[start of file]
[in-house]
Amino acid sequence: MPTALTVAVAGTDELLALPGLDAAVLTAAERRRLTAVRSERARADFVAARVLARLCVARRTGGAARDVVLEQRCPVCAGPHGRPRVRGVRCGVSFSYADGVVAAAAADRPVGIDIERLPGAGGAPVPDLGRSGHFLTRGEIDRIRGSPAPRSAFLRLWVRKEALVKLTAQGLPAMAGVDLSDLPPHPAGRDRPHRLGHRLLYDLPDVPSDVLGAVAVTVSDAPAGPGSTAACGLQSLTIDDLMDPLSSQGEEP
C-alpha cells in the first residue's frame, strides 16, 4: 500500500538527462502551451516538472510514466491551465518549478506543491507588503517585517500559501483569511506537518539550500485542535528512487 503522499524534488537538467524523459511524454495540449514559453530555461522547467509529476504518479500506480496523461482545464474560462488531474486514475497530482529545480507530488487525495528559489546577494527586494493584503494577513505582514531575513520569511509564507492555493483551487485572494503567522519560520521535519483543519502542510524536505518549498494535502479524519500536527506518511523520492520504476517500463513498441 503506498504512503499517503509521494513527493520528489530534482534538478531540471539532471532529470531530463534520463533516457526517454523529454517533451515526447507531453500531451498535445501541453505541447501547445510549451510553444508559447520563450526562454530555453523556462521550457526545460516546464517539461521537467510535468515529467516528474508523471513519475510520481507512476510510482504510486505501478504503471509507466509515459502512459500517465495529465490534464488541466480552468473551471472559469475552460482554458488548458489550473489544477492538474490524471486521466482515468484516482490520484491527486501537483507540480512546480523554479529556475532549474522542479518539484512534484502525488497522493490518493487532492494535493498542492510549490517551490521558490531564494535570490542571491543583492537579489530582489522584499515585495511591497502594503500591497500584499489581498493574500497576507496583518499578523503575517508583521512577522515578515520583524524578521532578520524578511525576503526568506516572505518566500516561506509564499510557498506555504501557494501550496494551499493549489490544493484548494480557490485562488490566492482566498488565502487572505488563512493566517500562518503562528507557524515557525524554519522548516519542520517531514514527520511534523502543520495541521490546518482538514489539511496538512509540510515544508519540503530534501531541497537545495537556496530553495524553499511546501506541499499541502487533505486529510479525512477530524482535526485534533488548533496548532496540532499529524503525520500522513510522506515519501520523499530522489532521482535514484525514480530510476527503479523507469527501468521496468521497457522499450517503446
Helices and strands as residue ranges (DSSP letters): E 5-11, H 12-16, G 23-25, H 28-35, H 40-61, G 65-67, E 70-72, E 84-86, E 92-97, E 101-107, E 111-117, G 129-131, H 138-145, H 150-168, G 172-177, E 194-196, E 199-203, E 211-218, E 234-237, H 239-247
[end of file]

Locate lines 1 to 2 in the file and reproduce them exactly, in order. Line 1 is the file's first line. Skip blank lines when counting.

[in-house]
Amino acid sequence: MPTALTVAVAGTDELLALPGLDAAVLTAAERRRLTAVRSERARADFVAARVLARLCVARRTGGAARDVVLEQRCPVCAGPHGRPRVRGVRCGVSFSYADGVVAAAAADRPVGIDIERLPGAGGAPVPDLGRSGHFLTRGEIDRIRGSPAPRSAFLRLWVRKEALVKLTAQGLPAMAGVDLSDLPPHPAGRDRPHRLGHRLLYDLPDVPSDVLGAVAVTVSDAPAGPGSTAACGLQSLTIDDLMDPLSSQGEEP